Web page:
Without a doubt OYUKI’s birthplace, Niseko, is defined by its bottomless powder. The resort is like Grand Central Station for the Siberian air stream express. It’s a major stopover for a freezing north-westerly wind that travels down from Siberia and across the Sea of Japan, picking up plenty of moisture along the way before pulling in to dump its powdery passengers all over Niseko’s Annupuri Ranges. But to judge Niseko by its quality snow alone is to do the place an injustice. Instead we’d like to introduce you to six things you may not know about Niseko, but will only make you love our hometown just as much as we do.

1. Hidden History

Japan is a country that’s dripping in culture. In some places its heritage literally travels the streets, for example in Kyoto where Geishas are whisked around in dark cars late at night. While you won’t find Geishas in Niseko, the region itself is actually ancient. Serious settlement of Hokkaido by the Japanese began in 1869, however the indigenous Ainu people had inhabited the place for thousands of years prior to that. Reports say that the Ainu were regarded as an inferior race and vast numbers contracted diseases such as smallpox, measles and cholera, which had a serious affect on their population. The Ainu language was banned in the 1860s however there are still some remnants, for example ‘Nisekoan’ is the Ainu word meaning ‘river which runs around the bottom of a sheer cliff. ‘Nupuri’ (as in Niseko-Annupuri) means ‘mountain’.

2. Secret Dining

The Hirafu Village is a Mecca for restaurants serving cuisine from all over the world but step off the beaten path and you’re sure to find a few hidden gems. A good example is Rakuichi, which is a soba noodle restaurant located on the road from Hirafu Village to Annupuri. The restaurant seats just ten people and is hosted by the soba noodle maker and his wife. There is no choice when it comes to the menu because the hosts know exactly how soba should be prepared and what fresh, local and in season delights should accompany it. With little signage and virtually no ‘street presence’ this tiny restaurant is hard to find but if you do, make sure you bring a set of good manners.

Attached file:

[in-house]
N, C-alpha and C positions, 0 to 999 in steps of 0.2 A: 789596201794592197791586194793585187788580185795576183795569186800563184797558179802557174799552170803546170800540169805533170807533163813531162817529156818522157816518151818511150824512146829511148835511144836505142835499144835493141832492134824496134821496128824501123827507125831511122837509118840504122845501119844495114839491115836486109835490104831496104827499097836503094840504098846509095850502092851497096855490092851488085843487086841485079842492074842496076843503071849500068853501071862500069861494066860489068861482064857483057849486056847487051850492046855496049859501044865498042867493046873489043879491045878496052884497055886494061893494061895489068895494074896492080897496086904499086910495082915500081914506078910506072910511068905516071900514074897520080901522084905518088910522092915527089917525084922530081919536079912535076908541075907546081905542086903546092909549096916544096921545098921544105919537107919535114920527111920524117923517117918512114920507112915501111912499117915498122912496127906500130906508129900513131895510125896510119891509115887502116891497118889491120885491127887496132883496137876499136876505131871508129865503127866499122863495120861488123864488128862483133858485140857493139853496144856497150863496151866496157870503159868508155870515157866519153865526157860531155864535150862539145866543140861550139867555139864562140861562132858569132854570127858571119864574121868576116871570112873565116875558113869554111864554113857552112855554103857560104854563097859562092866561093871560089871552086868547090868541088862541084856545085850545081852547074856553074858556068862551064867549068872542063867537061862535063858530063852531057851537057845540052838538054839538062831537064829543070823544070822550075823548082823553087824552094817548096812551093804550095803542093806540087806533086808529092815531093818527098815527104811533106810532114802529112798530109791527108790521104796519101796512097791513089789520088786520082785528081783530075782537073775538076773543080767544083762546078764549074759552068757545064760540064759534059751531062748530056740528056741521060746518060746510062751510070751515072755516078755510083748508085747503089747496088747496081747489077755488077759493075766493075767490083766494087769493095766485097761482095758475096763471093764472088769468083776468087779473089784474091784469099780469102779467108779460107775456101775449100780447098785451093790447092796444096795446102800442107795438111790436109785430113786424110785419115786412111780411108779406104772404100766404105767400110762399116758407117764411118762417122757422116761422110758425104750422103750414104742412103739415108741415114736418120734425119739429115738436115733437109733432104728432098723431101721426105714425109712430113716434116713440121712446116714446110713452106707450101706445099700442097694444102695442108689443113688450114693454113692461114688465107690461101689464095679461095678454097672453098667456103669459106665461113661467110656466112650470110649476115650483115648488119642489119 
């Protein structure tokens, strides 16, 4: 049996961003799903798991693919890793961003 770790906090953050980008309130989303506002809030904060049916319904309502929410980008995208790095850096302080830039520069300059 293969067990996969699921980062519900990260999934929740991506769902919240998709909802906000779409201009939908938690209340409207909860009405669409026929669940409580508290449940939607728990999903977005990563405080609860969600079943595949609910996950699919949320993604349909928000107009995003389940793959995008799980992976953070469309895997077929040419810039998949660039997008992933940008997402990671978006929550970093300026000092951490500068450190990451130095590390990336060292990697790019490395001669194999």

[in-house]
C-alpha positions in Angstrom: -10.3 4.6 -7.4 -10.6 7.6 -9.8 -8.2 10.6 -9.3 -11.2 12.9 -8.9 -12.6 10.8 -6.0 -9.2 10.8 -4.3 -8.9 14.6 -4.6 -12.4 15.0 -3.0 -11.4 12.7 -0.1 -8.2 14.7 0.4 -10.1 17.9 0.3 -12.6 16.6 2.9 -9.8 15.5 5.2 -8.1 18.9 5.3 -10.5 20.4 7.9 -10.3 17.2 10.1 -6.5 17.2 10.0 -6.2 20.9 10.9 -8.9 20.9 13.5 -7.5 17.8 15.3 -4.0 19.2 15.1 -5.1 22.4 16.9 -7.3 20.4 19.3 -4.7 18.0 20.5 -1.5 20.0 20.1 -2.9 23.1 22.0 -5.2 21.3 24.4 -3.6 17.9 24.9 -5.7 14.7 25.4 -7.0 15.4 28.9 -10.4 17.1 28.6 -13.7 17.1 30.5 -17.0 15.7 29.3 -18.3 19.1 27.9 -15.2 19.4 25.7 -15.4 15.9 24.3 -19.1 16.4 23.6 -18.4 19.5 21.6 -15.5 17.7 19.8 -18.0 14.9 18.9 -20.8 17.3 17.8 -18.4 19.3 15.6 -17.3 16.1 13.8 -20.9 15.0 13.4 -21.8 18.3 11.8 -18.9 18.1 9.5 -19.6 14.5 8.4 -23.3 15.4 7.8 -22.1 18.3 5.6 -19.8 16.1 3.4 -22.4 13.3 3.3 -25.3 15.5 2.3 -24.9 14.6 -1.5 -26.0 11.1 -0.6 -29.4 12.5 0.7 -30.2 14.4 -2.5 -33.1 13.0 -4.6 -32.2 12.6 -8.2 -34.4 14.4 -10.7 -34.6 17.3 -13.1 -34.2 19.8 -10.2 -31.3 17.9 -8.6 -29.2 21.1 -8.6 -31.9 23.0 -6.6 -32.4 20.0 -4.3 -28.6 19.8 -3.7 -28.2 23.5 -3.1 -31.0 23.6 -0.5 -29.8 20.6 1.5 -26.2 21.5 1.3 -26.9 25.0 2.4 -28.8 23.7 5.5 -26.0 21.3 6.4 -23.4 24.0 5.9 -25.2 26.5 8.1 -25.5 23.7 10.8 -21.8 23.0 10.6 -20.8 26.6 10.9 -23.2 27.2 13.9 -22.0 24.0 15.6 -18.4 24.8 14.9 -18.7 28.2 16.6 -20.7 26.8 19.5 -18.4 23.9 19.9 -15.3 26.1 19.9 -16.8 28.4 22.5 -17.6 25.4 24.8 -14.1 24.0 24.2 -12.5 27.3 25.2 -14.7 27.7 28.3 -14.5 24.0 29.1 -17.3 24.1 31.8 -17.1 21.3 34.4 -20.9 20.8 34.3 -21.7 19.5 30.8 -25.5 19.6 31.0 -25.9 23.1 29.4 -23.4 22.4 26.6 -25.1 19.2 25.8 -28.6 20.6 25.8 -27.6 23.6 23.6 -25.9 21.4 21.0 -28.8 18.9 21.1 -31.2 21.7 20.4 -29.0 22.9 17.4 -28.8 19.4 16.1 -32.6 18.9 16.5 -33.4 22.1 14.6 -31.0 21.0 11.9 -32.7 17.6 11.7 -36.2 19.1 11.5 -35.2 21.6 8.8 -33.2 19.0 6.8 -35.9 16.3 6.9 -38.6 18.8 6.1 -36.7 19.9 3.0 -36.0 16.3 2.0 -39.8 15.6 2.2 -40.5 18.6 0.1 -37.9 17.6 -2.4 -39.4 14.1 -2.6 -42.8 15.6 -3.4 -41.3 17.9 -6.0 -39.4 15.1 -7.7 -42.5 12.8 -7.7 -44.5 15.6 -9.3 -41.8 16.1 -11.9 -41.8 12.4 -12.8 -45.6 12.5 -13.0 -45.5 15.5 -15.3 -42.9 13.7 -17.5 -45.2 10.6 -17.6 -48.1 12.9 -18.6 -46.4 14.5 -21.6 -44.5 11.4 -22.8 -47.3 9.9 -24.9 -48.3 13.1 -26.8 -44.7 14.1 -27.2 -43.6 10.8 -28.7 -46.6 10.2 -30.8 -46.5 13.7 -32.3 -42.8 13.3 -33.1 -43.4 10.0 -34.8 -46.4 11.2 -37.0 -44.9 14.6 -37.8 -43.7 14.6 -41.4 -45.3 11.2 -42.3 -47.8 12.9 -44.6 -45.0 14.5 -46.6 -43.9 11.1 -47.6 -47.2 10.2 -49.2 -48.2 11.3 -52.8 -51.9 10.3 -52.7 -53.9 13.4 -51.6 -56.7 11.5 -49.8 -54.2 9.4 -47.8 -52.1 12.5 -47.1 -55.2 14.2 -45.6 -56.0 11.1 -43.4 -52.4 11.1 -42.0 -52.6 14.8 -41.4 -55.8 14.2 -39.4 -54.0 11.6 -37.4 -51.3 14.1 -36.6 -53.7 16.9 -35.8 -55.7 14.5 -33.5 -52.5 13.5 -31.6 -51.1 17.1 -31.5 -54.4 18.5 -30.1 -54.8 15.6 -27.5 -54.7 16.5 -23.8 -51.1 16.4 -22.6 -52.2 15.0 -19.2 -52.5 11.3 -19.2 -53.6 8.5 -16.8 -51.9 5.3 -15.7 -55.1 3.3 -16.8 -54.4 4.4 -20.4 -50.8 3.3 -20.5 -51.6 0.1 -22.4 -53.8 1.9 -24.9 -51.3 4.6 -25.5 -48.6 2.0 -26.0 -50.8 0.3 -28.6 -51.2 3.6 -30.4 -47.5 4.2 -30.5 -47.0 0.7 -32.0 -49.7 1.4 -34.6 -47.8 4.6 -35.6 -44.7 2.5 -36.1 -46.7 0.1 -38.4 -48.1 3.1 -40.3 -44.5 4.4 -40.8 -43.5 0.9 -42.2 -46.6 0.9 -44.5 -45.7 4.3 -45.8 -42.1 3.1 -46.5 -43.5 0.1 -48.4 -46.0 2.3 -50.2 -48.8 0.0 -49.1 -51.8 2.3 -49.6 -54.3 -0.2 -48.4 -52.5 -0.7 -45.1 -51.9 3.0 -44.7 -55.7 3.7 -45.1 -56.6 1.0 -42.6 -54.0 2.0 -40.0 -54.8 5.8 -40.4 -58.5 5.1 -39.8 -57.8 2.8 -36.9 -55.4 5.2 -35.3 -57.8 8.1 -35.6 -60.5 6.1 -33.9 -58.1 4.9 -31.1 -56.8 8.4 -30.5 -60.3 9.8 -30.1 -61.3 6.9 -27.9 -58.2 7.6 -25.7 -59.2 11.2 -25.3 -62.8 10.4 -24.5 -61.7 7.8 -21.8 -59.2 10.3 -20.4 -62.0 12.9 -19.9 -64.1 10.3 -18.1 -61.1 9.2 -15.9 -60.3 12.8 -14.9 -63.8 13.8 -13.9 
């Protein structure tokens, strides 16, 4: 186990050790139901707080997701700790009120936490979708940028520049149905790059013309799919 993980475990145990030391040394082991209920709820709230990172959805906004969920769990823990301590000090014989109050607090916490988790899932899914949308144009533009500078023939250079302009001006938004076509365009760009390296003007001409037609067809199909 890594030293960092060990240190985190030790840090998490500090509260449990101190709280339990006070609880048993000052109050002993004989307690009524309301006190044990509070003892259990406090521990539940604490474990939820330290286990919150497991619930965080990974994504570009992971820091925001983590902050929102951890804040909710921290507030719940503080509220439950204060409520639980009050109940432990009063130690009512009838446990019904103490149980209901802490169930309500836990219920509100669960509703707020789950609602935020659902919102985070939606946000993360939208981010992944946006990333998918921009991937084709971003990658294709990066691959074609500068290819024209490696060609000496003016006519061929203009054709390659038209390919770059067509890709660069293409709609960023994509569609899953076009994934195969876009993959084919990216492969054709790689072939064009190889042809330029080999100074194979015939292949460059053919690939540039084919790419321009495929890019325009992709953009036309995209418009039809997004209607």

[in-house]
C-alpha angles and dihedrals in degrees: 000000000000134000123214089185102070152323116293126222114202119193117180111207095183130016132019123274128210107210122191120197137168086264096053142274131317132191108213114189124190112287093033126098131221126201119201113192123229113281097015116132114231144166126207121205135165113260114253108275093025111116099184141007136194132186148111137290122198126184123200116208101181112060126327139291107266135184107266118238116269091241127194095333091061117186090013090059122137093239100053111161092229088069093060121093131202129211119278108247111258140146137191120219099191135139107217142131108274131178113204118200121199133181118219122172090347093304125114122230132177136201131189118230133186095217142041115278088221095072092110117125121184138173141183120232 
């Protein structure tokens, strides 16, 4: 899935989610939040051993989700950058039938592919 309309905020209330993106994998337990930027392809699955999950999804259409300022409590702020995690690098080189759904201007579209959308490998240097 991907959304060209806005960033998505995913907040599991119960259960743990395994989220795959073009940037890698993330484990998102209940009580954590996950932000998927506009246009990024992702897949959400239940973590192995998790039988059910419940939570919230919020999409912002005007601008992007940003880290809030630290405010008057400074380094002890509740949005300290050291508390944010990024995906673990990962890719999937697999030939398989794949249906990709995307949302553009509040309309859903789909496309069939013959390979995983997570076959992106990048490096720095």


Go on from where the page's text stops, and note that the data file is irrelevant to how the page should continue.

3. Soak it Out

Everyone knows that Japan is a hot spot for outdoor naked bathing but, when it comes to this ancient cleansing custom, Niseko steps it up a notch. For example Yuki Cichibu, an onsen located deep in the national park behind Mt Annupuri, has received Best Public Onsen in Japan’s Top Hot Spring Resort awards.  For those who like to mix a bit of backcountry touring with their bathing, Goshiki Onsen offers ski in / ski out facilities along with some of the best onsen water in the district. You’ll just have to find a local to guide you there! And if you’re not feeling quite as adventurous, try Kira no Yu in Niseko Town, which is the only onsen where you can hire a private room.

4. Home Grown

Thanks to its luscious volcanic soil the Niseko area is home to some of Japan’s finest produce. The town of Kutchan, which is around 10 minutes drive from the Hirafu Village, is considered one of the top areas for potatoes in the country. It’s often referred to as “the potato kingdom” and the town’s mascot is a skiing potato. The Niseko region is also famous for corn, asparagus, beans (edamame), soba and milk.

5. Ride a Volcano

Niseko sits in the shadow of Mt Yotei, an active volcano with an elevation of 1,898 metres. While the last time it displayed any sign of volcanic action was 1050 BC, Yotei still retains a sense of distinguished esteem as it lords over the Niseko country-side. Fantastically, if you’re game, you can climb and ride the volcano. The best way to do so is by booking a tour as the route can be challenging to navigate. A hike will take between five and eight hours and is a true test of fitness.     

6. Nightly thrills

It’s no secret that you can ski at night in Niseko, but what you may not realize is just how much of the mountain is lit up. Sure the giant floodlights concentrate mostly on the groomed runs, but the fingers of light reach just far enough to allow some vision amid the trees off-piste. Riding powder through deathly quiet trees in the almost-dark is an eerie but thrilling experience and one that’s hard to replicate anywhere else in the world.